Child-Help International wants to use the Netflix’s documentary “’Rooting for Roona”, to create awareness for hundreds of thousands of children in the same situation.
The documentary follows the journey of Roona Begum from rural India who had developed hydrocephalus. Due to the lack of timely surgery, her head became extremely large. Roona, who made international headlines after images of her condition first appeared in 2013, passed away in 2017 at her home in a village in northeastern India. The documentary is a moving love story of parents fighting for the best care for their disabled child.
Unfortunately, the condition of Roona is not an exception. We estimate that around one million children are born with or acquire hydrocephalus and spina bifida (a related condition). The large majority of these children are born in developing countries where access to neurosurgical treatment is unavailable.
The Netflix documentary highlights the issues of lack of awareness and access to surgery for the majority of children with hydrocephalus. However, we have to be honest, the late treatment of Roona could never have resulted in giving her a normal life as the documentary states. Timely treatment would have really improved the quality of life of this little girl and would have prevented the immense growth of Roona’s head. She is, with her large head, a witness to a health system not providing the necessary and timely care. A health system that does not even recognise the global scale of this issue, as these children do not even appear in official statistics.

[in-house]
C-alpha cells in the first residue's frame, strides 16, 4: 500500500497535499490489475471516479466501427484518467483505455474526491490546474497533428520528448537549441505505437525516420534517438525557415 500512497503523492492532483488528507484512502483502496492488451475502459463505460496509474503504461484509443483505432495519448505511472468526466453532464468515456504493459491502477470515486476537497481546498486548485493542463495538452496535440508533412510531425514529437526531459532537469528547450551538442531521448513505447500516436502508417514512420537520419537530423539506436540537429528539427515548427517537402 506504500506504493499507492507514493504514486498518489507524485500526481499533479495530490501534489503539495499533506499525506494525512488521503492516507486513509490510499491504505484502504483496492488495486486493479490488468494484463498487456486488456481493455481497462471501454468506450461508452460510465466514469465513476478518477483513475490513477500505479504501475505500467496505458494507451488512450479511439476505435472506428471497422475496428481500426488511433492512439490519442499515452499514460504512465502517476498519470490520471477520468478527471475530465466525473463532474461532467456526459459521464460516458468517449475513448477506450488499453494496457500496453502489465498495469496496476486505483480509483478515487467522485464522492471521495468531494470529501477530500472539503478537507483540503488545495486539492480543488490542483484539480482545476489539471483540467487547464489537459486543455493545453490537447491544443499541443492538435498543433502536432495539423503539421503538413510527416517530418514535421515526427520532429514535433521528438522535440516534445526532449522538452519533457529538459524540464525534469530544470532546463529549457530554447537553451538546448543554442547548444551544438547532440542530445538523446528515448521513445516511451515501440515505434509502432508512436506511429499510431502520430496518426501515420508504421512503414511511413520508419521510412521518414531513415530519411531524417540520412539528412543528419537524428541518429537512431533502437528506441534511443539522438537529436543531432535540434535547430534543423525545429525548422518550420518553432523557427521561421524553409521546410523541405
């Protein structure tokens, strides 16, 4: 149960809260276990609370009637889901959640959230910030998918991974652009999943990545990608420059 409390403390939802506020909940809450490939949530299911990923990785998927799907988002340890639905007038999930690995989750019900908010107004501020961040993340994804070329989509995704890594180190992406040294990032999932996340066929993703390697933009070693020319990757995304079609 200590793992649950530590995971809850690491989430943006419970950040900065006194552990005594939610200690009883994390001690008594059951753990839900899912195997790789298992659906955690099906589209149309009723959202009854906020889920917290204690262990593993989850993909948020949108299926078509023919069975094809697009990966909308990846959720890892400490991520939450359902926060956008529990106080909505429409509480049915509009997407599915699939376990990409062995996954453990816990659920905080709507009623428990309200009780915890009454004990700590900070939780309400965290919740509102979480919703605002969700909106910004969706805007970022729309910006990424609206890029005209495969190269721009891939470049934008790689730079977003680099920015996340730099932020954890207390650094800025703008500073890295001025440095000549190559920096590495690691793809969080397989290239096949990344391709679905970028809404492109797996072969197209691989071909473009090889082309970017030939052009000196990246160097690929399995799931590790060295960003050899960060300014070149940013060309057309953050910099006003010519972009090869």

If the head was still growing, the late surgery was still justified but could not to cure the child. The treatment stops the growth but all occured brain damage remains. The hope that the parents were given for full recovery was false.
The message should be that all efforts should focus on early detection and access to timely surgery of all children with hydrocephalus worldwide.
Roona gives a voice to the hundreds of thousands of children worldwide in the same situation. Child-Help hopes this is a wake up call for the world because these children are victims of a failing health system.
What is Child-Help
Child-Help is a group of charities focusing on the treatment and rehabilitation of children with hydrocephalus and spina bifida. Currently working with about 50 partners in 29 countries, Child-Help provides support and medical equipment to follow-up about 20.000 children with these neurosurgical conditions.
Child-Help has contributed to the early detection and treatment of more that 70 000 children with hydrocephalus in developing countries.